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Saturday 23 - Friday 29 October, 2010

Author Doron Rabinovici protests against the concessions of moderate Austrian politicians to the FPÖ: recently in Vienna, children were sent back to Kosovo at gunpoint. Ian McEwan wonders why major German novelists didn't mention the Wall. The NZZ looks through the Priz Goncourt shortlist and finds plenty of writers with more bite than Houellebecq. The FAZ outs two of Germany's leading journalists who fiercely guarded the German Foreign Ministry's Nazi past. Jens-Martin Eriksen and Frederik Stjernfelt analyse the symptoms of culturalism, left and right. Hans Ulrich Gumbrecht demonstratively yawns at German debate.
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Saturday 16 - Friday 22 October, 2010

A new book chronicles the revolt of revolting "third persons" at Suhrkamp publishers in the wild days of 1968. Necla Kelek is appalled by the speech of the very Christian Christian Wulff, the German president, in Turkey. The taz met a new faction of hardcore Palestinians who are fighting for separate sex hairdressing in Gaza. Sinologist Andreas Schlieker reports on the new Chinese willingness to restructure the heart. And the Cologne band Erdmöbel celebrate the famous halo around the frying pan.
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Saturday 9 - Friday 15 October, 2010

The FR laps up the muscular male bodies and bellies at the Michelangelo exhibition in the Viennese Albertina. The same paper is outraged by the cowardice of the Berlin exhibition "Hitler and the Germans". Mario Vargas-Llosa remembers a bad line from Sweden. Theologist Friedrich Wilhelm Graf makes it very clear that Western values are not Judaeo-Christian values. The Achse des Guten is annoyed by the attempts of the mainstream media to dismiss Mario Vargas-Llosa. The NZZ celebrates the tireless self-demolition of Polish writer and satirist Slawomir Mrozek.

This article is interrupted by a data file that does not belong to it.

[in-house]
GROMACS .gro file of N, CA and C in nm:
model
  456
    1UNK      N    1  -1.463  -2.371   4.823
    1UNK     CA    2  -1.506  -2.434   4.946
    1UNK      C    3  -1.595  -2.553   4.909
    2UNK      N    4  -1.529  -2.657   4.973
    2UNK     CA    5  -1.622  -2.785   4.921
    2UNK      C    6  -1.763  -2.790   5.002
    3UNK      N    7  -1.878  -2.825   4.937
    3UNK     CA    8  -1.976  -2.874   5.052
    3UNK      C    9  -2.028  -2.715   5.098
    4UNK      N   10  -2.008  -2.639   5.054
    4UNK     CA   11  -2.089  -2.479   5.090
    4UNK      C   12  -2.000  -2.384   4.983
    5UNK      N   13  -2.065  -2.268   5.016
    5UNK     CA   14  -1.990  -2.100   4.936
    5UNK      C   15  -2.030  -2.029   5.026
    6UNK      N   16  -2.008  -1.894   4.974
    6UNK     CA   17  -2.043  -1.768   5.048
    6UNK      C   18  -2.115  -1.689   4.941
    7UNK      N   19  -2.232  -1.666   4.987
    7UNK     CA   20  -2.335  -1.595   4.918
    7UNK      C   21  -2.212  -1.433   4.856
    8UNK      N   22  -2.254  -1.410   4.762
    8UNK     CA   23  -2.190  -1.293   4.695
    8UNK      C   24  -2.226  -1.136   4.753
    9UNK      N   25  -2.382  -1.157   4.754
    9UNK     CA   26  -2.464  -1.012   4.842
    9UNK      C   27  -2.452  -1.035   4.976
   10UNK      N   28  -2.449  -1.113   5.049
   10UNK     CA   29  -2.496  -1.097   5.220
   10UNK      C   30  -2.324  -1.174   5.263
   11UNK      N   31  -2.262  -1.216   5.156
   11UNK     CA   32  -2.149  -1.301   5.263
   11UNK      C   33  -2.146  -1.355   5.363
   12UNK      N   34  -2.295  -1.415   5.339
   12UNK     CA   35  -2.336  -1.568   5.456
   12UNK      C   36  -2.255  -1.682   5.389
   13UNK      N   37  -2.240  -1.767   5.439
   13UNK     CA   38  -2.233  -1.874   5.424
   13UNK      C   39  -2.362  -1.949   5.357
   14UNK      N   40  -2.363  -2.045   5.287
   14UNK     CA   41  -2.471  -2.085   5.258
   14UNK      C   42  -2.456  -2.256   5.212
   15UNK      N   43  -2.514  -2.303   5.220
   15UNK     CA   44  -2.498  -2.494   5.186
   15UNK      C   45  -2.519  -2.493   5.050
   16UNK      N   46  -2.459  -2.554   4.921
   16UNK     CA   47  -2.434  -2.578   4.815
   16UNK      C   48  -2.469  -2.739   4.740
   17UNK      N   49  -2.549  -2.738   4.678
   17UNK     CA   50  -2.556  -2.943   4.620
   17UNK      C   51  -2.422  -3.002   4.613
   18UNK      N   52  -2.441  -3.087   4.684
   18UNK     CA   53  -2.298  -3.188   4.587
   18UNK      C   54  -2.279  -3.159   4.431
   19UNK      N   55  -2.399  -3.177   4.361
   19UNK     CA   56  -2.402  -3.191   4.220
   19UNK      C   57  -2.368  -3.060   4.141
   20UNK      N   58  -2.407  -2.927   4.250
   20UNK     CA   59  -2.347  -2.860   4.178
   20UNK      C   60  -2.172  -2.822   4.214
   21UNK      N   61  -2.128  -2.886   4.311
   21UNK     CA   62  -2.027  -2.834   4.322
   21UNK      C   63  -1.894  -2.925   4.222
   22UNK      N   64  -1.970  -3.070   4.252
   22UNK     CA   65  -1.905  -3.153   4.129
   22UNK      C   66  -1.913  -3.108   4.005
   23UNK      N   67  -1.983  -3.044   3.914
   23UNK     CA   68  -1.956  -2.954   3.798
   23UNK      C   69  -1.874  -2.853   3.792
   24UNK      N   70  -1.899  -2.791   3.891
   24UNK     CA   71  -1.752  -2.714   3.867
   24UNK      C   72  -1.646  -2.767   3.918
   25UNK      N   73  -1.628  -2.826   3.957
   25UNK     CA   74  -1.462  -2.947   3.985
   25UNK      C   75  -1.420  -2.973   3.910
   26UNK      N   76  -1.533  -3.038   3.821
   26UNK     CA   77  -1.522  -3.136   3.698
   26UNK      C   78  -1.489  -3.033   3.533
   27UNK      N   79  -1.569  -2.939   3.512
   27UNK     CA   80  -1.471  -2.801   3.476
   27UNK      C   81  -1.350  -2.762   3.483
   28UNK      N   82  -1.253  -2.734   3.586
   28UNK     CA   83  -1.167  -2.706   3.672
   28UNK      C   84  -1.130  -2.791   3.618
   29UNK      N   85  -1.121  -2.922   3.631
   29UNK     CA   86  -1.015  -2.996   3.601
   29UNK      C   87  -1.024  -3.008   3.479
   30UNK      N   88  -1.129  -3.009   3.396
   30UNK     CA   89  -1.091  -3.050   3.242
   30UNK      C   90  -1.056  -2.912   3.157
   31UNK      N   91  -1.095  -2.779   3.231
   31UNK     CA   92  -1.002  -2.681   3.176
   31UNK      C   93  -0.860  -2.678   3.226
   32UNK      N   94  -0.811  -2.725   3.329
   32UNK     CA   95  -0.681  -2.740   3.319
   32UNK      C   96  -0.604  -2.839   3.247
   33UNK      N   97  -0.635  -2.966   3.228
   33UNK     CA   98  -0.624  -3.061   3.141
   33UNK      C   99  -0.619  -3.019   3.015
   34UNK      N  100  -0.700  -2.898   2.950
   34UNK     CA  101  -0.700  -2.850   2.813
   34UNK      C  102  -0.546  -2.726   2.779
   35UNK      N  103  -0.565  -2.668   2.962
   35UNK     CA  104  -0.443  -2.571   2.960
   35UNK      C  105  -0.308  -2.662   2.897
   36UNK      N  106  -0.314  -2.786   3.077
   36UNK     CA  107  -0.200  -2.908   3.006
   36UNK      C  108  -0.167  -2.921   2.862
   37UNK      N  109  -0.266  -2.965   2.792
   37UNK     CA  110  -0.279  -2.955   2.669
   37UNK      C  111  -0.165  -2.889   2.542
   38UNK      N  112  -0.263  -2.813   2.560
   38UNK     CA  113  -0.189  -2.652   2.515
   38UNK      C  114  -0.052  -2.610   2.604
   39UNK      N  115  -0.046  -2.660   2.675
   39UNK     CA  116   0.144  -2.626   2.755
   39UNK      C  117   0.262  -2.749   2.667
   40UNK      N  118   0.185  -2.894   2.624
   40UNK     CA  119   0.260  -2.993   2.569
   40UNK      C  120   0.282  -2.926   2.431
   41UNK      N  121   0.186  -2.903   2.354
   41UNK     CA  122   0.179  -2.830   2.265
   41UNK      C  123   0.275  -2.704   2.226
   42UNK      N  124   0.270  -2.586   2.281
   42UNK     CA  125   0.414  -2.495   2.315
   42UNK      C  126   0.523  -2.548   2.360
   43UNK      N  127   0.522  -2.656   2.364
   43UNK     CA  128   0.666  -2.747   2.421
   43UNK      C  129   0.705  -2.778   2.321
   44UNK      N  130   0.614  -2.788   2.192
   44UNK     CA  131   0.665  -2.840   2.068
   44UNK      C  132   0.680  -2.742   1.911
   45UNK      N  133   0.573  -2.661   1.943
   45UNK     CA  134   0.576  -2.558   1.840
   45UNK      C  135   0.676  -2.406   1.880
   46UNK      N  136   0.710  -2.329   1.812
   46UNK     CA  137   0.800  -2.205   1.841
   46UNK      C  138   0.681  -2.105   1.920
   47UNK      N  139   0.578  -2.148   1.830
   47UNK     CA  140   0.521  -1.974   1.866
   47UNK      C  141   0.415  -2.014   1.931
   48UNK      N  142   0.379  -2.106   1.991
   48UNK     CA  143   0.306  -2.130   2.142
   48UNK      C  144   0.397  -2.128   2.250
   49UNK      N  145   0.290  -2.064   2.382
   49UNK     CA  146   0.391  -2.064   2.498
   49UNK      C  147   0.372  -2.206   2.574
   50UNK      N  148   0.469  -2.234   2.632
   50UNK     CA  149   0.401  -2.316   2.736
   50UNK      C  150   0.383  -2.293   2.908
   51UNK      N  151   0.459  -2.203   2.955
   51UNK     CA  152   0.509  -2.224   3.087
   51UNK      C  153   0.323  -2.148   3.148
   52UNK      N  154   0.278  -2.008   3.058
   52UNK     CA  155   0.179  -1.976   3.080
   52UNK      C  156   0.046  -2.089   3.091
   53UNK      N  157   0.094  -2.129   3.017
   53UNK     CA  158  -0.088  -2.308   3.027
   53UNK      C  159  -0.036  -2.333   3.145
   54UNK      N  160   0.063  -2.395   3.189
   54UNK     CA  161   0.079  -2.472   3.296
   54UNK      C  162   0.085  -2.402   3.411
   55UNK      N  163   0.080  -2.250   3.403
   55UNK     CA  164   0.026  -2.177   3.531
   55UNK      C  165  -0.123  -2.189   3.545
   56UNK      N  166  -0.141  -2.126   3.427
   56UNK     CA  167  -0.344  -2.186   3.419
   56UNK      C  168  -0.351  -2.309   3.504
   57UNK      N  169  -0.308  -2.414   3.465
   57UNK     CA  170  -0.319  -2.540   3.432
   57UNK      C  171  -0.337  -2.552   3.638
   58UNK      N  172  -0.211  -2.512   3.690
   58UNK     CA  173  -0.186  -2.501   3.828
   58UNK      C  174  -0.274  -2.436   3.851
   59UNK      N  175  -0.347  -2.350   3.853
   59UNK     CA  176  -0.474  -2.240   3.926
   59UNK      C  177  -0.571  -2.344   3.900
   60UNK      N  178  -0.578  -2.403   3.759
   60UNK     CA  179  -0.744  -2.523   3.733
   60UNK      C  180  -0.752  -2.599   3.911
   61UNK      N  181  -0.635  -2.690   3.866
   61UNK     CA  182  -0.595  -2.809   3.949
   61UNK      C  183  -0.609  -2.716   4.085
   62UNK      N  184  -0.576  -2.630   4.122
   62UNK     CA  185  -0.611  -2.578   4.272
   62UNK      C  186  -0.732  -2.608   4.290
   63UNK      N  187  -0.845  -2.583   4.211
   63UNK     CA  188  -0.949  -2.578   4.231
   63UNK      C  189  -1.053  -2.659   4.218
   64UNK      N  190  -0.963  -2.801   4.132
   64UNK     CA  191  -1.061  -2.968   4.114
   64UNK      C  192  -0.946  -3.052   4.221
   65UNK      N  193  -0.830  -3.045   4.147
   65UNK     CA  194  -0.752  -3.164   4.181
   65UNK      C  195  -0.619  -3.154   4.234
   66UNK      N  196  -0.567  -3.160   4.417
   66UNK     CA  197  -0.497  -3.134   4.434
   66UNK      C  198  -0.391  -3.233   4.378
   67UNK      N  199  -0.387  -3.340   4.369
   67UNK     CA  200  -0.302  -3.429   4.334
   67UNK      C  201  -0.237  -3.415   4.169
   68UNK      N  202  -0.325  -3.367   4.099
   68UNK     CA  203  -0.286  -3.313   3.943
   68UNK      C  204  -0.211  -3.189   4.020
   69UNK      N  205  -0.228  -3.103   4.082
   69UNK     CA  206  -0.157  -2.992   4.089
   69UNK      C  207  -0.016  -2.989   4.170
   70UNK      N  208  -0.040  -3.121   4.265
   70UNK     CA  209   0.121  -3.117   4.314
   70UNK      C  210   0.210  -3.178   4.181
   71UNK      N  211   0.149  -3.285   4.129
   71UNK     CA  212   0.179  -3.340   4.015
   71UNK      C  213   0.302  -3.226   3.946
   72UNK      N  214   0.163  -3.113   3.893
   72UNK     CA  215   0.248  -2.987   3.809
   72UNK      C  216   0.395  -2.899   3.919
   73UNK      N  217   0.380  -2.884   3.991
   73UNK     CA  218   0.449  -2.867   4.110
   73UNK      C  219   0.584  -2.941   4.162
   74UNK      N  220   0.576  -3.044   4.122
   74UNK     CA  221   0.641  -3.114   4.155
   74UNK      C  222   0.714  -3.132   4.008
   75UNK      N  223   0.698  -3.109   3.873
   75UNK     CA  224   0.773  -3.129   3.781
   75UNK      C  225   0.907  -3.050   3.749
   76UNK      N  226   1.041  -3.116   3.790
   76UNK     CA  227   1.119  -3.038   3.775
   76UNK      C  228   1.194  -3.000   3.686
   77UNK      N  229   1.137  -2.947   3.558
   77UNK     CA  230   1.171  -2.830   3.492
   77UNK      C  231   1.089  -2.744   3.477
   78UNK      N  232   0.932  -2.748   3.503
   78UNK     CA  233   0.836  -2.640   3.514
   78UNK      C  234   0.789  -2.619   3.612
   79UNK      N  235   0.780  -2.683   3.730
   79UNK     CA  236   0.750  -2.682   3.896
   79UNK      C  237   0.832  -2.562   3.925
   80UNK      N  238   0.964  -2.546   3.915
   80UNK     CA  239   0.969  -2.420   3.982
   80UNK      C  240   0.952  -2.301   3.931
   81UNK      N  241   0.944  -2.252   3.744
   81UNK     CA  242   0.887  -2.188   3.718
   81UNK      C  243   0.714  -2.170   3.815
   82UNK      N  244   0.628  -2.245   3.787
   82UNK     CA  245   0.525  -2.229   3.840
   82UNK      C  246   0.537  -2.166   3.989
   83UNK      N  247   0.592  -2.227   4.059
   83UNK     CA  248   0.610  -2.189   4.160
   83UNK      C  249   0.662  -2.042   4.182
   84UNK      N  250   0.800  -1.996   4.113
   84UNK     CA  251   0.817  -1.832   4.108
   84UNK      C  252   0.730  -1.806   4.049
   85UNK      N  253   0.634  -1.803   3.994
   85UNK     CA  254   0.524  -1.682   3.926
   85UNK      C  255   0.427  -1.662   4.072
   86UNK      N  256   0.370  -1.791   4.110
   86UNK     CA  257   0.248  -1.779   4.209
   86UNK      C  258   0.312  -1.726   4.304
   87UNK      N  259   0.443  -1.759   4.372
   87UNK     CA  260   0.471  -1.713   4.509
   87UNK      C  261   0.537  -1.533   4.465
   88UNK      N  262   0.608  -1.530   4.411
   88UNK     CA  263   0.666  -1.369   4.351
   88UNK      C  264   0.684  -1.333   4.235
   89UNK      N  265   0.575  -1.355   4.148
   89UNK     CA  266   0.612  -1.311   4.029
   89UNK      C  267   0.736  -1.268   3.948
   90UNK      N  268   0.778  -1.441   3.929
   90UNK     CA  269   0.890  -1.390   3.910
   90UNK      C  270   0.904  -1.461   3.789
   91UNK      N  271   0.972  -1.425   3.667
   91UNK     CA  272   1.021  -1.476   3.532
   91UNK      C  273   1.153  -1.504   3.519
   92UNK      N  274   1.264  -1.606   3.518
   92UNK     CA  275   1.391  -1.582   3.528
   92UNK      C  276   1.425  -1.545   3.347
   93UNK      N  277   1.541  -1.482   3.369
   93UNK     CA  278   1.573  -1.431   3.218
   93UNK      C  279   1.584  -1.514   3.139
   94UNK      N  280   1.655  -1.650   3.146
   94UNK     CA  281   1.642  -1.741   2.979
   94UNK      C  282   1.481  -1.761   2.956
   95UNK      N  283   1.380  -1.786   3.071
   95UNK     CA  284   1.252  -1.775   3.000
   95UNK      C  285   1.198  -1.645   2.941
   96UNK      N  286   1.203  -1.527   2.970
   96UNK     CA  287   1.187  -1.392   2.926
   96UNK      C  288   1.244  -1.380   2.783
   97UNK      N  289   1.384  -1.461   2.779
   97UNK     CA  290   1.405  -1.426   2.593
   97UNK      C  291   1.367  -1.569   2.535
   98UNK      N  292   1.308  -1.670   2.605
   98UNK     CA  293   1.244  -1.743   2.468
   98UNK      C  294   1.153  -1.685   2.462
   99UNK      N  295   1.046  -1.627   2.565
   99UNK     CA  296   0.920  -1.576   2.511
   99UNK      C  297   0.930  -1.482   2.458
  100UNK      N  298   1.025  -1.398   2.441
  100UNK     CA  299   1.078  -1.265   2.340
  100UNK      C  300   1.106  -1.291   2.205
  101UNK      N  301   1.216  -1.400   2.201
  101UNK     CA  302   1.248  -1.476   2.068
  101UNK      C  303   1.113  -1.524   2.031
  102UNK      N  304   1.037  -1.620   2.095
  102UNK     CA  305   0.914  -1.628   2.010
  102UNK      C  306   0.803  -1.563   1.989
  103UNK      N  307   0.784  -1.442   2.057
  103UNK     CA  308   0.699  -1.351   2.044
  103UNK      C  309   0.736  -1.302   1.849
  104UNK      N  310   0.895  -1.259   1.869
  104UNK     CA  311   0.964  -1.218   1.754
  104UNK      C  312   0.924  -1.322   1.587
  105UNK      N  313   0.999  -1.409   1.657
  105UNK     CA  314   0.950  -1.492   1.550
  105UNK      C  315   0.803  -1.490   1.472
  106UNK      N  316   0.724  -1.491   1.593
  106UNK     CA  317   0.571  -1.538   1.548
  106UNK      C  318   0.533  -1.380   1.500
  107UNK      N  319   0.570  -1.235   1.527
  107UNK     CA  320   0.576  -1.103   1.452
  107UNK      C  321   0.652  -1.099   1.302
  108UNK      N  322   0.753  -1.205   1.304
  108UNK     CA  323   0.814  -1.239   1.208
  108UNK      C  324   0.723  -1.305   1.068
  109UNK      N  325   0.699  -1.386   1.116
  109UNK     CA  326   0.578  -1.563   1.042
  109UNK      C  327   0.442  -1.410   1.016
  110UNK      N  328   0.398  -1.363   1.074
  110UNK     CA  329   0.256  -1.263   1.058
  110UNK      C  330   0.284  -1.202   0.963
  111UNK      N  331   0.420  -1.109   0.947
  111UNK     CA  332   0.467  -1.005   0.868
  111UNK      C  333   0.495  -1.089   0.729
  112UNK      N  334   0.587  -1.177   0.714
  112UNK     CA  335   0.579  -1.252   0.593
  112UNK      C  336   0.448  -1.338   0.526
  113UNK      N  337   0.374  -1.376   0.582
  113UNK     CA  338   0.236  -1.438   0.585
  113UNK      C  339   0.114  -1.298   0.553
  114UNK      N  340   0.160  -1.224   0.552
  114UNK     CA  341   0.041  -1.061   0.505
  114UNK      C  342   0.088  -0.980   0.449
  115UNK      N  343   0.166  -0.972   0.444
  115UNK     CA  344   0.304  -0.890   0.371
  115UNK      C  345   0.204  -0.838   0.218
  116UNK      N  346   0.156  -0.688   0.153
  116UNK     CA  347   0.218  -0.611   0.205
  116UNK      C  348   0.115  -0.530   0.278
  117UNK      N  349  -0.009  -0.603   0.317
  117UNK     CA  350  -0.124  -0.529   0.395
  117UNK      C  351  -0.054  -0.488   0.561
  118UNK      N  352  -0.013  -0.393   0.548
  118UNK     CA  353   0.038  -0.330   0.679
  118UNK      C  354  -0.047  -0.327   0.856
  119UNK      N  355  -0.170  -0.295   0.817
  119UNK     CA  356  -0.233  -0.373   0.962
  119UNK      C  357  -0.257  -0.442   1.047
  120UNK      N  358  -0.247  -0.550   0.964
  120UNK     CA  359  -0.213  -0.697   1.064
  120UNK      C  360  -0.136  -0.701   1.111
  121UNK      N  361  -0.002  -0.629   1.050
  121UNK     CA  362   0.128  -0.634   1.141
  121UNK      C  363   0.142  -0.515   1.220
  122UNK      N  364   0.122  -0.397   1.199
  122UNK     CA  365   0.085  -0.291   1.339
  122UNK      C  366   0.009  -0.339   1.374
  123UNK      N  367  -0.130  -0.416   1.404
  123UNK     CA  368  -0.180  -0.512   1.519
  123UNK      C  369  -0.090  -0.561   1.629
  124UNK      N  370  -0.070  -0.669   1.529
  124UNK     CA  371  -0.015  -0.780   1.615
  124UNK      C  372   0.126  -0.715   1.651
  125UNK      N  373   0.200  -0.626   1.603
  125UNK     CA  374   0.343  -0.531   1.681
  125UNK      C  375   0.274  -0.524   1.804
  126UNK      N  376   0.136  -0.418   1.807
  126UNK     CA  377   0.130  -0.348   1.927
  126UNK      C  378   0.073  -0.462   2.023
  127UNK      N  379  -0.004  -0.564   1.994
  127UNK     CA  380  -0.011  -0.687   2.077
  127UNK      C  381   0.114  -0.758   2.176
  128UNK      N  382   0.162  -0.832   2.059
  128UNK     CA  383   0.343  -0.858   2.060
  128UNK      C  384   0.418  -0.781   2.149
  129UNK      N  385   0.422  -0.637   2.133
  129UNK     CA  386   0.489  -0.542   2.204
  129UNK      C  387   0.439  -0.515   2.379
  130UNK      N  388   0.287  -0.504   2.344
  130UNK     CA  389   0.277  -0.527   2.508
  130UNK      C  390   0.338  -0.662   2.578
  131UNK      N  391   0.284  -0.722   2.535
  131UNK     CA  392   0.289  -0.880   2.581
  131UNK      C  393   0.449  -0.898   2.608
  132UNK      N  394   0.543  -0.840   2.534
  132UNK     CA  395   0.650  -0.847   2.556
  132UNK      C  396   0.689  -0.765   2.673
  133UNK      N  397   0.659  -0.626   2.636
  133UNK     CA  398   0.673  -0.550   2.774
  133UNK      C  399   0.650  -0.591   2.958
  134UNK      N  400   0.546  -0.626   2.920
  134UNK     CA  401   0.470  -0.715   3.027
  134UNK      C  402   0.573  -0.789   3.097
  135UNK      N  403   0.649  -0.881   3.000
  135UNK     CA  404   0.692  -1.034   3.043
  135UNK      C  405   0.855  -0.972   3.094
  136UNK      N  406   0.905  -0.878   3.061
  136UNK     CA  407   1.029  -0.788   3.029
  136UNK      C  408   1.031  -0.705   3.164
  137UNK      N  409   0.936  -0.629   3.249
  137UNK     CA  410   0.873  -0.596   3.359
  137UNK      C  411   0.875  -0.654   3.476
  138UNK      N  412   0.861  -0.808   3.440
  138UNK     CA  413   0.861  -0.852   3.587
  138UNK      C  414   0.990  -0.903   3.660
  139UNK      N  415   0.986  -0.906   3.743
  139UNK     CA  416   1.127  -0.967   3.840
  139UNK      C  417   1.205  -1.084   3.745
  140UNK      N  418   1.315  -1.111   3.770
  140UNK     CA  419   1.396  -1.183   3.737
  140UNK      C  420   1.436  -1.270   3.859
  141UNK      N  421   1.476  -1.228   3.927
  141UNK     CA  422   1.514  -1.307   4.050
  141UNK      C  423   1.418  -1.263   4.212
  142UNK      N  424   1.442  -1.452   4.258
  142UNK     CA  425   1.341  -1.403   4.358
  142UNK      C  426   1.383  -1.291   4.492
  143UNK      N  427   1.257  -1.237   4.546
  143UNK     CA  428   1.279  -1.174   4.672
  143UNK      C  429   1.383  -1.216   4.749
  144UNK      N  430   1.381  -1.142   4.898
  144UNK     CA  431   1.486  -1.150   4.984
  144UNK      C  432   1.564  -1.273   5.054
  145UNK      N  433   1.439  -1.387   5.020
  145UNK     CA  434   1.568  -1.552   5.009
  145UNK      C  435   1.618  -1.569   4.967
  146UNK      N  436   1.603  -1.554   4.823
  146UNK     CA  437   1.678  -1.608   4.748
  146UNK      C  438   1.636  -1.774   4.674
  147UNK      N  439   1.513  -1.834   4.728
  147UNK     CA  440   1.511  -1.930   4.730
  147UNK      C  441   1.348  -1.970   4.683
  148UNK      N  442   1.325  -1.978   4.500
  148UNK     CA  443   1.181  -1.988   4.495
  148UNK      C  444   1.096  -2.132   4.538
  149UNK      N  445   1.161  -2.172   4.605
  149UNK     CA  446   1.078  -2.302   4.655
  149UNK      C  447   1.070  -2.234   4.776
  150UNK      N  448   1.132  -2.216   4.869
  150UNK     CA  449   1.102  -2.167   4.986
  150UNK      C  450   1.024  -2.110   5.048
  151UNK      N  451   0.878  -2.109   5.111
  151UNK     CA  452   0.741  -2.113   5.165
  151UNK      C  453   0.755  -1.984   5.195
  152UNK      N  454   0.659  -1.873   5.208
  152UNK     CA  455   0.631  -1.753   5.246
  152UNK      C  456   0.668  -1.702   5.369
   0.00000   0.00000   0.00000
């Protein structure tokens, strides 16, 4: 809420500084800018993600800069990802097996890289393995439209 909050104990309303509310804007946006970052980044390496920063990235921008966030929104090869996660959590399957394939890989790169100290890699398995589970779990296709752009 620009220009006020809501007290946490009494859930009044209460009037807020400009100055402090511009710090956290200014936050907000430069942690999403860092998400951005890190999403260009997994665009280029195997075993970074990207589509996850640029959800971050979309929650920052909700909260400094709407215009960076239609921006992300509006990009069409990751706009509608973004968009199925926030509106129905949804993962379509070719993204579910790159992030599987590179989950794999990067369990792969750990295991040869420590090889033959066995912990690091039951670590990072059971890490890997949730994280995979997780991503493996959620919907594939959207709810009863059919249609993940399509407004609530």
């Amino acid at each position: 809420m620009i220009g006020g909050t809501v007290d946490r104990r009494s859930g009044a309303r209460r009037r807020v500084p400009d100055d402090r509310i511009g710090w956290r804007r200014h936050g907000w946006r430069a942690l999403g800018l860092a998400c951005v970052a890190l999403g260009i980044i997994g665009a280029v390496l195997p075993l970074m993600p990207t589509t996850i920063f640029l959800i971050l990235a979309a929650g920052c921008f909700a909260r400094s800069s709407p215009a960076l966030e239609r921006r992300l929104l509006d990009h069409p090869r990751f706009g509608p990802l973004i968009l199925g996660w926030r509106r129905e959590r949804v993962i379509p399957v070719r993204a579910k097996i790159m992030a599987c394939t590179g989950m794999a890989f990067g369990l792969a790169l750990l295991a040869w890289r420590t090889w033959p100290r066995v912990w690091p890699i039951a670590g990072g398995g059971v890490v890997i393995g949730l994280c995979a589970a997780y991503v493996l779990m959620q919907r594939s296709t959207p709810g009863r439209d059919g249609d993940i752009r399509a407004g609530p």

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Saturday 2 - Friday 8 October, 2010

Nigerian writer Niyi Osundare explains why his country has become uninhabitable. German Book Prize winner Melinda Nadj Abonji says Switzerland only pretends to be liberal. German author Monika Maron is not sure that Islam really does belong to Germany. Russian writer Oleg Yuriev explains the disastrous effects of postmodernism on the Petersburg Hermitage. Argentinian author Martin Caparros describes how the Kirchners have co-opted the country's revolutionary history. And publisher Damian Tabarovsky explains why 2001 was such an explosively creative year for Argentina.
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Saturday 25 September - Friday 1 October

Three East German theatre directors talk about the trauma of reunification. In the FAZ, Thilo Sarrazin denies accusations that his book propagates eugenics: "I am interested in the interplay of nature and nurture." Polemics are being drowned out by blaring lullabies, author Thea Dorn despairs. Author Iris Radisch is dismayed by the state of the German novel - too much idle chatter, not enough literary clout. Der Spiegel posts its interview with the German WikiLeaks spokesman, Daniel Schmitt. And Vaclav Havel's appeal to award the Nobel prize to Liu Xiabobo has the Chinese authorities pulling out their hair.
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Saturday 18 - Friday 24 September, 2010

Herta Müller's response to the news that poet Oskar Pastior was a Securitate informant was one of overwhelming grief: "When he returned home from the gulag he was everybody's game." Theatre director Luk Perceval talks about the veiled depression in his theatre. Cartoonist Molly Norris has disappeared after receiving death threats for her "Everybody Draw Mohammed" campaign. The Berliner Zeitung approves of the mellowing in Pierre Boulez' music. And Chinese writer Liao Yiwu, allowed to leave China for the first time, explains why schnapps is his most important writing tool.
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Saturday 10 - Friday 17 September, 2010

The poet Oskar Pastior was a Securitate informant, the historian Stefan Sienerth has discovered. Biologist Veronika Lipphardt dismisses Thilo Sarrazin's incendiary intelligence theories as a load of codswallop. A number of prominent Muslim intellectuals in Germany have written an open letter to President Christian Wulff, calling for him to "make a stand for a democratic culture based on mutual respect." And a Shell study has revealed that Germany's youth aspire to be just like their parents.
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Saturday 4 - Friday 10 September, 2010

Thilo Sarrazin has buckled under the stress of the past two weeks and resigned from the board of the Central Bank. His book, "Germany is abolishing itself", however, continues to keep Germany locked in a debate about education and immigration and intelligence. Also this week, Mohammed cartoonist Kurt Westergaard has been awarded the M100 prize for defending freedom of opinion. Chancellor Angela Merkel gave a speech at the award ceremony: "The secret of freedom is courage". The FAZ interviewed Westergaard, who expressed his disappointment that the only people who had shown him no support were those of his own class.